In Royal Dutch Shell’s target to reshaping the company’s structure and operations, Shell announced on Thursday a two-part agreement in selling its oil sands assets in Canada, while reducing its share in the Athabasca Oil Sands Project (AOSP) from 60% down to 10%. The deal was made by Shell Canada Energy, Shell Canada Limited, and Shell Canada Resources.
Totaling the two agreements announced to be undertaken; Shell will receive $7.5 billion of net considerations out of all its divestments in Canada region.
On the first agreement, where Shell will receive around $8.5 billion, $5.4 billion in cash and 98 million Canadian Natural shares valued at $3.1 billion, the company will unload its assets to a subsidiary of Canadian Natural Resources Limited (Canadian Natural). All of Shell’s 60% interest in AOSP will be divested, including its 100% interest in Peace River Complex, Carmon Creek, and other underdeveloped oil sands leases in Alberta, Canada, leaving only a 10% in shares.
For the second agreement, Shell and Canadian Natural will buy and equally own Marathon Oil Canada Corporation (MOCC) for $1.25 billion in cash. MOCC holds 20% interest in AOSP.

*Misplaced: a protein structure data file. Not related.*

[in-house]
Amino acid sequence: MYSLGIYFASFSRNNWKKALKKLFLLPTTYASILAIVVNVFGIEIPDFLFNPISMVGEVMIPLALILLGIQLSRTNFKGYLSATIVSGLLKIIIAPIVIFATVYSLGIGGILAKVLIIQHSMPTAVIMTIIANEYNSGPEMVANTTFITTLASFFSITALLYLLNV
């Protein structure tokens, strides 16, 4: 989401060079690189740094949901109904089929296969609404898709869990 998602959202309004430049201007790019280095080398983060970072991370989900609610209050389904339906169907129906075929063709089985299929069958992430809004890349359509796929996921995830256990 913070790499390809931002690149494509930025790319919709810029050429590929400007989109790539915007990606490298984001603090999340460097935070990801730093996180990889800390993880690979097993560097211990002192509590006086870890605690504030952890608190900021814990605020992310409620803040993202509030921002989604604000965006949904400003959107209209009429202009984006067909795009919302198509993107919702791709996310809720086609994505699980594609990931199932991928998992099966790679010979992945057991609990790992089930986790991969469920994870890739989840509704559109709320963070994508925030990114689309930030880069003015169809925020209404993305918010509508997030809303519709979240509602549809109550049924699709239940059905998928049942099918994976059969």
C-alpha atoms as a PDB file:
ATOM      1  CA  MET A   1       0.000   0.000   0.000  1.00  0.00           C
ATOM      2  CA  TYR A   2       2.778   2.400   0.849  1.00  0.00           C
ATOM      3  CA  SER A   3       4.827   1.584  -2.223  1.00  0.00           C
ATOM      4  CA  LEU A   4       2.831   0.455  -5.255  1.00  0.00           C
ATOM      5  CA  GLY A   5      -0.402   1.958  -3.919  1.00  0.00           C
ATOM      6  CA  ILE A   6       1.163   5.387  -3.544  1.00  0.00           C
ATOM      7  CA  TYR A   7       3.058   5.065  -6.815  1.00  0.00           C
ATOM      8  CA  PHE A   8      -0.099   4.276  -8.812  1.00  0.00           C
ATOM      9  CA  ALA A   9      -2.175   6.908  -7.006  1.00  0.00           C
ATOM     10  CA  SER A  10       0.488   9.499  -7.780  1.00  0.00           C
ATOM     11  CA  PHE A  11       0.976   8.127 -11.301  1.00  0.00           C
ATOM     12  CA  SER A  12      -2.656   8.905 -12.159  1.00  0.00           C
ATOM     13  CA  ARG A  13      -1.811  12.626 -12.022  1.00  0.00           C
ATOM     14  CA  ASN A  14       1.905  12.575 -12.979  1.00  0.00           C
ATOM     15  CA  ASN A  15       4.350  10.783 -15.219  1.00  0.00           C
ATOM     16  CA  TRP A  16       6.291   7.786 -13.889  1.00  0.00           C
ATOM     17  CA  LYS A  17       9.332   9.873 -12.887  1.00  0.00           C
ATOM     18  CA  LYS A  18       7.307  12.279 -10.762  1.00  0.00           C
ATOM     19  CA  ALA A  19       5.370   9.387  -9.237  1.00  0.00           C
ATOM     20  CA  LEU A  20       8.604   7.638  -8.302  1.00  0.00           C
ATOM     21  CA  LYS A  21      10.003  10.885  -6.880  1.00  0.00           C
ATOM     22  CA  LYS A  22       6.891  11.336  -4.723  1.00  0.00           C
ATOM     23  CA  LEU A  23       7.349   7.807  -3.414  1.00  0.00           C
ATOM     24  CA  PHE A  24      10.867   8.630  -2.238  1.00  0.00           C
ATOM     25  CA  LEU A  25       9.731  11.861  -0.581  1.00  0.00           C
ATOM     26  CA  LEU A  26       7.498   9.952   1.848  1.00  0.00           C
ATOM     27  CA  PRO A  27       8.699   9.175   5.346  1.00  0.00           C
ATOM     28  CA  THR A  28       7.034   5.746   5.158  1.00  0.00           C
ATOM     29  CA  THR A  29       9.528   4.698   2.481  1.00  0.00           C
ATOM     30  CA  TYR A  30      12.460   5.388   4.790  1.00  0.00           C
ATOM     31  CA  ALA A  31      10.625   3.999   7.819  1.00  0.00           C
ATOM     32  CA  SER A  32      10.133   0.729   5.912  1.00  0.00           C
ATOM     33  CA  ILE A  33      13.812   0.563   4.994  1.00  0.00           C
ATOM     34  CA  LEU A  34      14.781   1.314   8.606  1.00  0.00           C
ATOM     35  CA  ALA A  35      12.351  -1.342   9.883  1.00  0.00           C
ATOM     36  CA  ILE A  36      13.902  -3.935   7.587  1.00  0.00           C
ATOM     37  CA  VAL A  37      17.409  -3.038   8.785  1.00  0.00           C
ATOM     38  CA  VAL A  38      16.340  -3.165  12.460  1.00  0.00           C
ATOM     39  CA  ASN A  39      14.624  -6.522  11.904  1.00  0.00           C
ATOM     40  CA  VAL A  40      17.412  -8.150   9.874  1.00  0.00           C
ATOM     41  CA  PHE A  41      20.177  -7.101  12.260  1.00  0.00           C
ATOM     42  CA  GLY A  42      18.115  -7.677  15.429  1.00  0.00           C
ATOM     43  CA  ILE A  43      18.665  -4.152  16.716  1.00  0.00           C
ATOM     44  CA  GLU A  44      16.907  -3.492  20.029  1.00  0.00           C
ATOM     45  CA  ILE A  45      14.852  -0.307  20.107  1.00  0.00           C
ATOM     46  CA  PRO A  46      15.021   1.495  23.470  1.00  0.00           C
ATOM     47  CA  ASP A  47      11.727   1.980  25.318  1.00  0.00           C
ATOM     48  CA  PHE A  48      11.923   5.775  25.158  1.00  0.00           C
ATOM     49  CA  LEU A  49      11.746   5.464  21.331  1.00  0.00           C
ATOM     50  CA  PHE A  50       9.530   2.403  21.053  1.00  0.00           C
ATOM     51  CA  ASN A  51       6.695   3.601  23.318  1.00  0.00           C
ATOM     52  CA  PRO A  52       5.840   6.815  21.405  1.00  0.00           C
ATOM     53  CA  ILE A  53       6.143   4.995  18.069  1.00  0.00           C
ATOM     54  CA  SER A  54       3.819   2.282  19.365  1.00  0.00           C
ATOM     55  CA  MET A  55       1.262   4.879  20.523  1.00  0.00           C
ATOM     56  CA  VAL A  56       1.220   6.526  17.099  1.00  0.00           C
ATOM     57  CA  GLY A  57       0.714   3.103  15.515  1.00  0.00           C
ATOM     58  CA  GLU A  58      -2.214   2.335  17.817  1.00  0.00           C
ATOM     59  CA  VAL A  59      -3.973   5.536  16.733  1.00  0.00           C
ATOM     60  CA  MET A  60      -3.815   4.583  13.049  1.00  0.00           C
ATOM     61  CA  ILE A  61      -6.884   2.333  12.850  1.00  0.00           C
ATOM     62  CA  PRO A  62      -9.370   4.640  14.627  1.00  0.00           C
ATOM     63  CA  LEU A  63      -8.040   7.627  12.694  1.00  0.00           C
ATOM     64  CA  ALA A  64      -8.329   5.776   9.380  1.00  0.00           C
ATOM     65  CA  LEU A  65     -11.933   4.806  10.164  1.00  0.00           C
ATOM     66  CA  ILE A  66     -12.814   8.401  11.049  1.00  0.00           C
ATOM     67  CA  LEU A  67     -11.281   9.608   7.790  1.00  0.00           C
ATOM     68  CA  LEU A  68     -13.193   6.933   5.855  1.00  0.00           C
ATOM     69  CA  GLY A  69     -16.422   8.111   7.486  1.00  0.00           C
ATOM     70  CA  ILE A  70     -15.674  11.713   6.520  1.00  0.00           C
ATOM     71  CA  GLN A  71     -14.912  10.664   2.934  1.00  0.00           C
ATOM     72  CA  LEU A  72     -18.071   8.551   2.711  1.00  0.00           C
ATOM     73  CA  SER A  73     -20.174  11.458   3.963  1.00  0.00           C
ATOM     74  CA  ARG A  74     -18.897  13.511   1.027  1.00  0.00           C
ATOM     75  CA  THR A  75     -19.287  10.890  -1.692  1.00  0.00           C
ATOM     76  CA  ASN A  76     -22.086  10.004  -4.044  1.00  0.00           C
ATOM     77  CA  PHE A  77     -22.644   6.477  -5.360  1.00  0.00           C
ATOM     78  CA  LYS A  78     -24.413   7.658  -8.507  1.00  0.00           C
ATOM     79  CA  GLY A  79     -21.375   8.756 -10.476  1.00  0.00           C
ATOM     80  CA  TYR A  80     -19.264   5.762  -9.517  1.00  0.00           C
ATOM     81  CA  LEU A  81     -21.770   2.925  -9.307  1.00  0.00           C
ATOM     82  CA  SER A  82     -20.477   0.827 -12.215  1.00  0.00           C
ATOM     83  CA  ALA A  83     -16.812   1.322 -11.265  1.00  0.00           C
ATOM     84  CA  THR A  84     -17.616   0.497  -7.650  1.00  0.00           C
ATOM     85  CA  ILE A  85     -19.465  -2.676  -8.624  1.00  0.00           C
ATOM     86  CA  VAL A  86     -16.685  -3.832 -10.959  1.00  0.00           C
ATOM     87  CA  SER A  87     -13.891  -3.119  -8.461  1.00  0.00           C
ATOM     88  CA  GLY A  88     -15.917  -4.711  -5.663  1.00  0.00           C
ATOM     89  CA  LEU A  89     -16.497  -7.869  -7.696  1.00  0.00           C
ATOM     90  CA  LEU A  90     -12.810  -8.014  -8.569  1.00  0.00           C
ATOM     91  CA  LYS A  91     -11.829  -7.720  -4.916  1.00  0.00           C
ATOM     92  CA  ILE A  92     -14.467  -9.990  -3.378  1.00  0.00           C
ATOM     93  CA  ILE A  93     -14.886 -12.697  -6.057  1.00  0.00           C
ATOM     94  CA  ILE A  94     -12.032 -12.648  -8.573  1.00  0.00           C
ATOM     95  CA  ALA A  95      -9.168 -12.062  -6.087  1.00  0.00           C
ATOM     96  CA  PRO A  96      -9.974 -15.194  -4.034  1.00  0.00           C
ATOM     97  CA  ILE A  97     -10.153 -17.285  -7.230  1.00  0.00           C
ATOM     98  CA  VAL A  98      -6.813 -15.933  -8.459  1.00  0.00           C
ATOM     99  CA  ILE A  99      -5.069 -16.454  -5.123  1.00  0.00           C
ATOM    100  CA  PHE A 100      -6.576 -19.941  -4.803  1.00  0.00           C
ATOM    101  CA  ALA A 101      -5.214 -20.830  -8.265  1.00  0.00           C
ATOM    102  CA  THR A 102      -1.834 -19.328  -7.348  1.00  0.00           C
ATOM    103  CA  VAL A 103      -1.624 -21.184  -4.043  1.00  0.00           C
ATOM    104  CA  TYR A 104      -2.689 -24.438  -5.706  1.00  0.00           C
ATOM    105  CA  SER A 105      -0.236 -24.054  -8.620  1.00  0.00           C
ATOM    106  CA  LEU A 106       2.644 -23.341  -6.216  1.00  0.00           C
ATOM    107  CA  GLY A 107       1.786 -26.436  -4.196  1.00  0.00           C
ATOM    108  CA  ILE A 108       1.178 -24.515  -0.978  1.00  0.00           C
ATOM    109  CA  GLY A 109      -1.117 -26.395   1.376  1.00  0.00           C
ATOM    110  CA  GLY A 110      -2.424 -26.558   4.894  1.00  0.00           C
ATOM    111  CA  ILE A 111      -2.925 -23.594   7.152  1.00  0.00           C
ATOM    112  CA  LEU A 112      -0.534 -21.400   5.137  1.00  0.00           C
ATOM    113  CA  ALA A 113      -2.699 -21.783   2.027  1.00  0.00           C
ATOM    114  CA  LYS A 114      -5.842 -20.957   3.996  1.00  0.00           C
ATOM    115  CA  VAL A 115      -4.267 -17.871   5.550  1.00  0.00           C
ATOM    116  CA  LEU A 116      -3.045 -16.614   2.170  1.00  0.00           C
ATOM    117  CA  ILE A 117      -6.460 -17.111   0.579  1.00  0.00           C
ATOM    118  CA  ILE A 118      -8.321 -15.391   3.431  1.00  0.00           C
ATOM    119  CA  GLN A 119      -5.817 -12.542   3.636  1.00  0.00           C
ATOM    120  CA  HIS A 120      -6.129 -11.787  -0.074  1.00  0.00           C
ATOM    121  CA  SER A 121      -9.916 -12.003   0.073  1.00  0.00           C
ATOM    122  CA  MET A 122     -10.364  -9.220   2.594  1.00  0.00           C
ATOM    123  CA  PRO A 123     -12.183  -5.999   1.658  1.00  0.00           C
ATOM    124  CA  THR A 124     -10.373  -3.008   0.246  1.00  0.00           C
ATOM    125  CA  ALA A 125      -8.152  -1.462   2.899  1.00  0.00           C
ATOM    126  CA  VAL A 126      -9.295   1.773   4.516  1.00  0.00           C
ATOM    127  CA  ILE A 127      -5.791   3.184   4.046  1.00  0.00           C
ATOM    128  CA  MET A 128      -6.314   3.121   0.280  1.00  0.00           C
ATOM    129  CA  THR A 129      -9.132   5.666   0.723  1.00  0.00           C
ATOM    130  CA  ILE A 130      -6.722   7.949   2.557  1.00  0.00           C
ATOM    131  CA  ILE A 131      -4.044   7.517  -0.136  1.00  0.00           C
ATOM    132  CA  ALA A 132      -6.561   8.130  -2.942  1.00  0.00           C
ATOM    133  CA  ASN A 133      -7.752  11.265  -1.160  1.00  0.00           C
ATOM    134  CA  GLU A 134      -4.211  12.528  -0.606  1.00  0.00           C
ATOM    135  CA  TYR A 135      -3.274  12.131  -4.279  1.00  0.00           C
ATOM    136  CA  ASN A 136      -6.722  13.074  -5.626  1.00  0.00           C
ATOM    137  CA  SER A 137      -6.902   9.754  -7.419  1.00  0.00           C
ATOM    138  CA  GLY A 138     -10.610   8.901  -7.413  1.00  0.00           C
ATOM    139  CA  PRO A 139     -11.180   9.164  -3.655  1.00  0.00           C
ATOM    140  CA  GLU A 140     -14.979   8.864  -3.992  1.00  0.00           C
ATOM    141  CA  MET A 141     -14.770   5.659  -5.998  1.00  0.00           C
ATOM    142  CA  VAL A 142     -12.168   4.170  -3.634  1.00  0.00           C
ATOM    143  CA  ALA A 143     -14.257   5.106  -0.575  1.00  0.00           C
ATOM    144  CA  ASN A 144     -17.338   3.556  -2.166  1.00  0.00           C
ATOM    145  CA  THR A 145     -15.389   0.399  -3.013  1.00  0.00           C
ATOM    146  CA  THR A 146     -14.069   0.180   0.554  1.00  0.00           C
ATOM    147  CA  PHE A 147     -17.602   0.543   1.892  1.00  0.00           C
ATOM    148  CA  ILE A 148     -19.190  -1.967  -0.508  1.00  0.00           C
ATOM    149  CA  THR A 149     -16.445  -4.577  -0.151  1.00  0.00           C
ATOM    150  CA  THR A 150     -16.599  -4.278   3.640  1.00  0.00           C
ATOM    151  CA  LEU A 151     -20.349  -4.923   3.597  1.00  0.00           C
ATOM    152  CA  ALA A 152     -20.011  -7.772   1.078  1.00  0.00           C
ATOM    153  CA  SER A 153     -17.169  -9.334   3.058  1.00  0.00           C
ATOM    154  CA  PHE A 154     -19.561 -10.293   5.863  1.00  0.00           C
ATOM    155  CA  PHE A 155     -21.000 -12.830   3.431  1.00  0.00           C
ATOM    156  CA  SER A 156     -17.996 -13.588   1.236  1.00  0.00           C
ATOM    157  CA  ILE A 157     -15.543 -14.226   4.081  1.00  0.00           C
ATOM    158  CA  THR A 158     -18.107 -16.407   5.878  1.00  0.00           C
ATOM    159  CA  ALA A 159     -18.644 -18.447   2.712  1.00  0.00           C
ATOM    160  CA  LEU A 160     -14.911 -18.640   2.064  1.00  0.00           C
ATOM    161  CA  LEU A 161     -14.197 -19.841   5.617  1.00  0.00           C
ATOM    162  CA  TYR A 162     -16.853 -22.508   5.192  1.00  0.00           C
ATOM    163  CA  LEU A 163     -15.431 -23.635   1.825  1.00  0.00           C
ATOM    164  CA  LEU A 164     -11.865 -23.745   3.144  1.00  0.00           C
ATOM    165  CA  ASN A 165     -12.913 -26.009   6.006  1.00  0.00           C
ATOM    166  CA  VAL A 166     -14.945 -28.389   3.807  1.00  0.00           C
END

According to Shell CEO Ben van Beurden, the company’s actions are taken out of its goal to reshaping Shell’s portfolio as a long-term strategy. “We are strengthening Shell’s world-class investment case by focusing on free cash flow and higher returns on capital, and prioritizing businesses where we have global scale and a competitive advantage such as Integrated Gas and deep water,” said van Beurden.
With the payment received after the divestments, Shell will focus the funds in improving free cash flow and reducing gearing while contributing as well to Shell’s $30 billion divestment program.
Aside from the cash proceeds, Shell will also receive intellectual property rights, which are valued at around $285 million, along with a long-term supply from the Scotland refinery.
“We are enhancing returns in our important Downstream business and leveraging our world-class manufacturing capabilities through the integration opportunities that come with continuing to operate the Scotford upgrader and Quest CCS project,” said Shell Canada President Michael Crothers.
Meanwhile, Shell is still to retain its Canadian operations that are not going to be affected by the transactions, which mainly include Upstream shales with Duvernay and Montnet, Downstream through chemicals, and Integrated Gas.
The Marathon Oil deal is expected to be closed around mid-2017, while the Permian Basin deal will closed during the second quarter of the year.
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